Re: [secdir] secdir review of draft-ietf-jose-jws-signing-input-options-06

Kathleen Moriarty <> Mon, 14 December 2015 03:06 UTC

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Date: Sun, 13 Dec 2015 22:05:56 -0500
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From: Kathleen Moriarty <>
To: Mike Jones <>
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Subject: Re: [secdir] secdir review of draft-ietf-jose-jws-signing-input-options-06
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Please do add that to the abstract and post as soon as you can with
all updates from last call received so far and agreed upon.


On Sat, Dec 12, 2015 at 10:30 PM, Mike Jones
<> wrote:
> Sounds good.  Thanks, Kathleen.
>                                 -- Mike
> -----Original Message-----
> From: Kathleen Moriarty []
> Sent: Saturday, December 12, 2015 7:28 PM
> To: Mike Jones <>
> Cc: Benjamin Kaduk <kaduk@MIT.EDU>DU>;;;
> Subject: Re: secdir review of draft-ietf-jose-jws-signing-input-options-06
> Sent from my iPhone
>> On Dec 12, 2015, at 9:33 PM, Mike Jones <> wrote:
>> Hi Ben,
>> Thanks for the useful review.  Replies are inline below...
>>> -----Original Message-----
>>> From: Benjamin Kaduk [mailto:kaduk@MIT.EDU]
>>> Sent: Friday, December 11, 2015 10:05 AM
>>> To:;;
>>> draft-ietf-jose-jws-signing-input-
>>> Subject: secdir review of
>>> draft-ietf-jose-jws-signing-input-options-06
>>> Hi all,
>>> I have reviewed this document as part of the security directorate's
>>> ongoing effort to review all IETF documents being processed by the
>>> IESG.  These comments were written primarily for the benefit of the
>>> security area directors.  Document editors and WG chairs should treat
>>> these comments just like any other last call comments.
>>> This document is Ready.
>>> The main JWS spec (RFC 7515) required that the signed payload was
>>> base64url-encoded prior to signing.  This results in a noticeable
>>> size expansion; in some circumstances it is desirable to avoid this
>>> expansion and reencoding.  I did not follow the JWS document closely
>>> at the time, but I believe this issue was raised at the time and
>>> consensus reached on the published version because it is always safe for applications to use.
>>> This document provides an opt-in mechanism for application
>>> (protocol)s to avoid the extra encoding and expansion, leaving the
>>> burden on the application to determine whether it is safe to do so
>>> and perform the relevant input checking/sanitization.  The security
>>> considerations correctly describe the implications of the loss of
>>> encoding and the restrictions on the signed content when detached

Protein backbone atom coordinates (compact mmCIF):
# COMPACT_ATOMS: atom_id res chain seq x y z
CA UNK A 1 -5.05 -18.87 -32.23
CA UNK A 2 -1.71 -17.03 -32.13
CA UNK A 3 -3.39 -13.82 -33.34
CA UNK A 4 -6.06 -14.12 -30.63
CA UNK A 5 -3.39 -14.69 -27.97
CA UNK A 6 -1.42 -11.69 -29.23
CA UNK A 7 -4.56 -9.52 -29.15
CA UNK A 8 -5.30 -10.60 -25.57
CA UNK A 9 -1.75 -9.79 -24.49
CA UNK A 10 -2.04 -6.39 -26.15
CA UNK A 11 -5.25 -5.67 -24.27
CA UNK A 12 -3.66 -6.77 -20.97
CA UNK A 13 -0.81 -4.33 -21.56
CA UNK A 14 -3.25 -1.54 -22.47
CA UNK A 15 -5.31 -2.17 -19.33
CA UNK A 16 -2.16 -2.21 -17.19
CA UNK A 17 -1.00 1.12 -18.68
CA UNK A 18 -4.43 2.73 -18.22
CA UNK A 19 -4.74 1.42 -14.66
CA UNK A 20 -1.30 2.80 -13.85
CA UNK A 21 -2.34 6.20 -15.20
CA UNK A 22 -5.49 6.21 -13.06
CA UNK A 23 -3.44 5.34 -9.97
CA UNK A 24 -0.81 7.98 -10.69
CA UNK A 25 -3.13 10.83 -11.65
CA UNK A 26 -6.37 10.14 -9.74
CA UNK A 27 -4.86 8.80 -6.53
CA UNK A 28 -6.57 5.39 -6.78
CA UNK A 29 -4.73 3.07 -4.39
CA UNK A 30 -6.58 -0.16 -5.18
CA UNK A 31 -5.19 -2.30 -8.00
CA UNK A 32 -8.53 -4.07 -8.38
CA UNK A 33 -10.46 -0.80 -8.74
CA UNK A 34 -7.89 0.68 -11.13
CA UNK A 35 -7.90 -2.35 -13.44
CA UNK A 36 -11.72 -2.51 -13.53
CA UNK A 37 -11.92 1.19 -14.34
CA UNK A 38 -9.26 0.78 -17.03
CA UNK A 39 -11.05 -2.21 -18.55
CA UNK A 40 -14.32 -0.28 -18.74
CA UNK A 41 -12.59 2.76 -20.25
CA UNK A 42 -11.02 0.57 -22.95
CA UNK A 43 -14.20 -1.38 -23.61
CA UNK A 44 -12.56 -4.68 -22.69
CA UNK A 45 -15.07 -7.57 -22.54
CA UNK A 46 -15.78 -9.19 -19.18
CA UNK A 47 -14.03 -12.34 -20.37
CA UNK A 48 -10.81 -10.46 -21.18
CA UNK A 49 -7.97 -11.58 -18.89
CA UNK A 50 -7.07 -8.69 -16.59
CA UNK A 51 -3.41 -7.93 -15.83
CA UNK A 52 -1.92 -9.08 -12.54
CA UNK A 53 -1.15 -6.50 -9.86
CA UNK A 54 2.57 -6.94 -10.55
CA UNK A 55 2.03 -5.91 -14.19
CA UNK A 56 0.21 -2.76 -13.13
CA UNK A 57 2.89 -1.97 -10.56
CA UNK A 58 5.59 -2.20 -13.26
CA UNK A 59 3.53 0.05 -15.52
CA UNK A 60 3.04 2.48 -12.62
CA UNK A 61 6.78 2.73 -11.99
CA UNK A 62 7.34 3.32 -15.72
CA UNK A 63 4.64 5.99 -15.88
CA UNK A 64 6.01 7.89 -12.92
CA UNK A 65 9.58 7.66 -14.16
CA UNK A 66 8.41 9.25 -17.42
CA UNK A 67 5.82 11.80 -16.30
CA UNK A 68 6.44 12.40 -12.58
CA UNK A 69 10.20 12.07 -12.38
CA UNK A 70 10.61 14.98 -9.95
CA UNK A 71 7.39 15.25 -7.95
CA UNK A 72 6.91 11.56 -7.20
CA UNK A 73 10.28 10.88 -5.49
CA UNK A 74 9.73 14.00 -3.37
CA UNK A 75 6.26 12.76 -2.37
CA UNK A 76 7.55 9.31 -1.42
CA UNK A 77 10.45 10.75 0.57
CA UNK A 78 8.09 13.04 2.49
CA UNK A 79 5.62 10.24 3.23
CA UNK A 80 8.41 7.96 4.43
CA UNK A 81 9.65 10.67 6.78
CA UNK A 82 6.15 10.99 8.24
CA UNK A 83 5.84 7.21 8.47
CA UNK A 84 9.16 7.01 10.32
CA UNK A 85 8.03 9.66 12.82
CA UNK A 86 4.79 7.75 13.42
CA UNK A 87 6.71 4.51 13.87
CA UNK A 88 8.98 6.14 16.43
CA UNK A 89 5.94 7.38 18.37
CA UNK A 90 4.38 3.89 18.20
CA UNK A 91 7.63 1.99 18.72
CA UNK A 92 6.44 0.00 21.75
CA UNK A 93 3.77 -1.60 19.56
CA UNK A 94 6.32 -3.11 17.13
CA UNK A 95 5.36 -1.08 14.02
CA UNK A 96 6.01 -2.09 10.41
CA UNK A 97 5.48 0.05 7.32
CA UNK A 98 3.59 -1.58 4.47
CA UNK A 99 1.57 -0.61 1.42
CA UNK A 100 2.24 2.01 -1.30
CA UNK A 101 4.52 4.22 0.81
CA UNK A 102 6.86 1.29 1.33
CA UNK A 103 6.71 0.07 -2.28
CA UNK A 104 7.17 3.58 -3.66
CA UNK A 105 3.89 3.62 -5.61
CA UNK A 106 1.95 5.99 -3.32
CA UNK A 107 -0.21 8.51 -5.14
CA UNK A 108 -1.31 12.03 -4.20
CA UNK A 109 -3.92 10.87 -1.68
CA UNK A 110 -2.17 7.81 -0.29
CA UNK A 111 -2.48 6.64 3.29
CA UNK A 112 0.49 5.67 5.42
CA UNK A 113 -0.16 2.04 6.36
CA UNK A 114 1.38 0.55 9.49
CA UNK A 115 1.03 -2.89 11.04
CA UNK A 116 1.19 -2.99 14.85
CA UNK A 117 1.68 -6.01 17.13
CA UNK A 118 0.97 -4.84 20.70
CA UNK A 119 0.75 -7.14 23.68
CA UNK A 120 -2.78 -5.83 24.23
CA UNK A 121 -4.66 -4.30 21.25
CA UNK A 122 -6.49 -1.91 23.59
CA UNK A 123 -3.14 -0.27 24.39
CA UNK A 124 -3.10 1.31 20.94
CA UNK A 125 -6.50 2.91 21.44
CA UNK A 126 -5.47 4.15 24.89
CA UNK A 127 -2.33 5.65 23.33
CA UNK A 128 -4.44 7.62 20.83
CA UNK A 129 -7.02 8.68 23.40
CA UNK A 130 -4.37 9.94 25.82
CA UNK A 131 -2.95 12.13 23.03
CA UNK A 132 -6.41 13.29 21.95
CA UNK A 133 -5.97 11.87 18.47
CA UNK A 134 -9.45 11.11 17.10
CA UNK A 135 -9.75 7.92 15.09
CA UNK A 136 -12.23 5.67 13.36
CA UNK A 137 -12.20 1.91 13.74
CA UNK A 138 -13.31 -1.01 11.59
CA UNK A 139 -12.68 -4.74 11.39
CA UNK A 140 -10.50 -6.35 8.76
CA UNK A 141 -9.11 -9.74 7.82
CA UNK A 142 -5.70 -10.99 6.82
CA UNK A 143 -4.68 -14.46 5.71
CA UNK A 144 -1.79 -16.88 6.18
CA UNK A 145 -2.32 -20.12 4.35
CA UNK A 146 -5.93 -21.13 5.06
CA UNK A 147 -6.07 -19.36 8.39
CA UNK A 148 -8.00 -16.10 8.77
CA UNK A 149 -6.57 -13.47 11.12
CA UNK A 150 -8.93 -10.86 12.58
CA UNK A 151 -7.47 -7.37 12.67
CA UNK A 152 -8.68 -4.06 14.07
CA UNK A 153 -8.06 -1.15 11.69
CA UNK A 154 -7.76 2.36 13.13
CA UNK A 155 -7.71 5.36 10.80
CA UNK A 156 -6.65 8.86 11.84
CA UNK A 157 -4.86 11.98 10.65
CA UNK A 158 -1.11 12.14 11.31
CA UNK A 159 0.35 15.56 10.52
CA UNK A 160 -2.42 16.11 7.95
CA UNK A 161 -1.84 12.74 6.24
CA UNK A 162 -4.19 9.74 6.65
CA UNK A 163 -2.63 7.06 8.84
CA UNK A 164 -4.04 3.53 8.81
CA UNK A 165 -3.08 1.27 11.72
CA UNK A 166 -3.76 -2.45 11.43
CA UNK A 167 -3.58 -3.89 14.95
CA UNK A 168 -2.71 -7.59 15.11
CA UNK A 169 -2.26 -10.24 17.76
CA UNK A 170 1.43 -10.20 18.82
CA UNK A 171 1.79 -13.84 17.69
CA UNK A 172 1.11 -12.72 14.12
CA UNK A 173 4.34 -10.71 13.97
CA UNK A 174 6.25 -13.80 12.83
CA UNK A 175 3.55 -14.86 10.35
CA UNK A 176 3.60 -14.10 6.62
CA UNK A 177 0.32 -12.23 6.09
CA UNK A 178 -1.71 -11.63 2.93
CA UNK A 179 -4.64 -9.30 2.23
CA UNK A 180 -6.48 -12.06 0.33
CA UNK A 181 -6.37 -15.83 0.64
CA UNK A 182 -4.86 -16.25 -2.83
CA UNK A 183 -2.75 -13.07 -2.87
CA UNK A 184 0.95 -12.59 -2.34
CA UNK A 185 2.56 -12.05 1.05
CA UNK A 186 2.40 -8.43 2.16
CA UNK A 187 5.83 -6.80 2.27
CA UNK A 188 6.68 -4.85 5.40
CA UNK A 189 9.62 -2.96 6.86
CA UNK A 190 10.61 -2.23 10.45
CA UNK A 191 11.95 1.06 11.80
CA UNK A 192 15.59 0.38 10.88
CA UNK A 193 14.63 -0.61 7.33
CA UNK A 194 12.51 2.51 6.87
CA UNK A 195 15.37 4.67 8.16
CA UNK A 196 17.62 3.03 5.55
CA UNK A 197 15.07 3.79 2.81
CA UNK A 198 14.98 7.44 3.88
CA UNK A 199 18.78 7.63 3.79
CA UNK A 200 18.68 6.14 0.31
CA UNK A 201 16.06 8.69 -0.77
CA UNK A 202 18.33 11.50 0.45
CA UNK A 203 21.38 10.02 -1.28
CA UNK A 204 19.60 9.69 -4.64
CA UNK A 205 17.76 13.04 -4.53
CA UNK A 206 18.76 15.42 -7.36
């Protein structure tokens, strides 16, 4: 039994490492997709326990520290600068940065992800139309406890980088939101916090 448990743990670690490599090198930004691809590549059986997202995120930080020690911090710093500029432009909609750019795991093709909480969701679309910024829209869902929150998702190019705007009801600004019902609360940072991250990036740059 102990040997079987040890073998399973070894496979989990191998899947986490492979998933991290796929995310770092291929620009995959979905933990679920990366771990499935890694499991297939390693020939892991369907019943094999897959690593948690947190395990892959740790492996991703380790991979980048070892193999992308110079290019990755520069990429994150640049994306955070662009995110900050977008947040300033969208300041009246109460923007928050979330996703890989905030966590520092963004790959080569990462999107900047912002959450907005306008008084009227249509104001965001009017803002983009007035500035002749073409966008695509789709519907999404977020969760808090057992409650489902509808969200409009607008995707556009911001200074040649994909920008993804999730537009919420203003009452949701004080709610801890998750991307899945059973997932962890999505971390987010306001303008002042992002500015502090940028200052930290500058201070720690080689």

>>> payloads are not used, interoperability concerns for applications not
>>> supporting the b64 header parameter, and proposes appropriate countermeasures.
>> Thanks for letting us know that the security considerations were clear.
>>> Interestingly, this document does not need to update the JWS spec,
>>> since it is just adding to an IANA registry and not modifying the
>>> core spec, but it does update the JWT spec (RFC 7519) to prohibit the
>>> use of b64=false in JWTs.  No justification is made for this
>>> restriction in the text of the document, but it seems reasonable to "play it safe" in this sense, to me.
>> The restriction is there for interoperability reasons.  I added the phrase "For interoperability reasons" to my working copy of the document so this reason is stated.
>>> I do have a few nits unrelated to the security review:
>>> The abstract mentions the "Updates: 7519", but the introduction does
>>> not; I am sometimes told that both locations should mention the
>>> update, but I assume that the RFC Editor will notice if anything needs to change.
>> The restriction is listed (and now motivated!) in the "Intended Use by Applications" section.  That being said, if the RFC editor wants it repeated elsewhere, that would be fine.
> I think Ben is correct on this.  I'll check tomorrow and get back to you donut can be included in your update to save ADs time during their reviews.
> Thanks for the review Ben!
> Kathleen
>>> It is a bit amusing that the example with payload "$.02" is actually
>>> longer with the unencoded payload, due to the overhead of the header
>>> field, but I do not suggest modifying the example at this time.
>> Yep - that is amusing.  I hadn't realized that, but it makes sense.
>>> Section 5.3 makes reference to Section 8.3 of RFC 7159 for JSON
>>> string-escape processing, but I think perhaps section 7 of that RFC
>>> would be a better reference.
>> The language you're referring to is actually directly copied from Section 5.3 of JWS [RFC 7519] because it's intended to have exactly the same meaning.  For consistency reasons between this spec and JWS, I'm reluctant to change the reference, even though I understand your point.
>>> Relatedly, I needed to reread the text in Section 5.3 a few times in
>>> order to convince myself that I correctly understood the procedure
>>> for generating the payload to be signed, but I believe that all the
>>> steps given are necessary and correct, and do not have proposed text
>>> that would be better.  String-escape processing is just inherently fiddly.
>> Again, because this language is from an already approved RFC and since you believe it is correct, I'm reluctant to fiddle with it.
>>> I did not attempt to verify the examples' encoding and consistency.
>> Others have done so (and are thanked in the Acknowledgements).
>>> Thanks for this well-written document.
>> Thanks for the useful review!  Unless I hear objections to these resolutions and those to Robert's Gen-ART review, I'll plan to publish the updated document shortly.
>>> -Ben
>>                Best wishes,
>>                -- Mike


Best regards,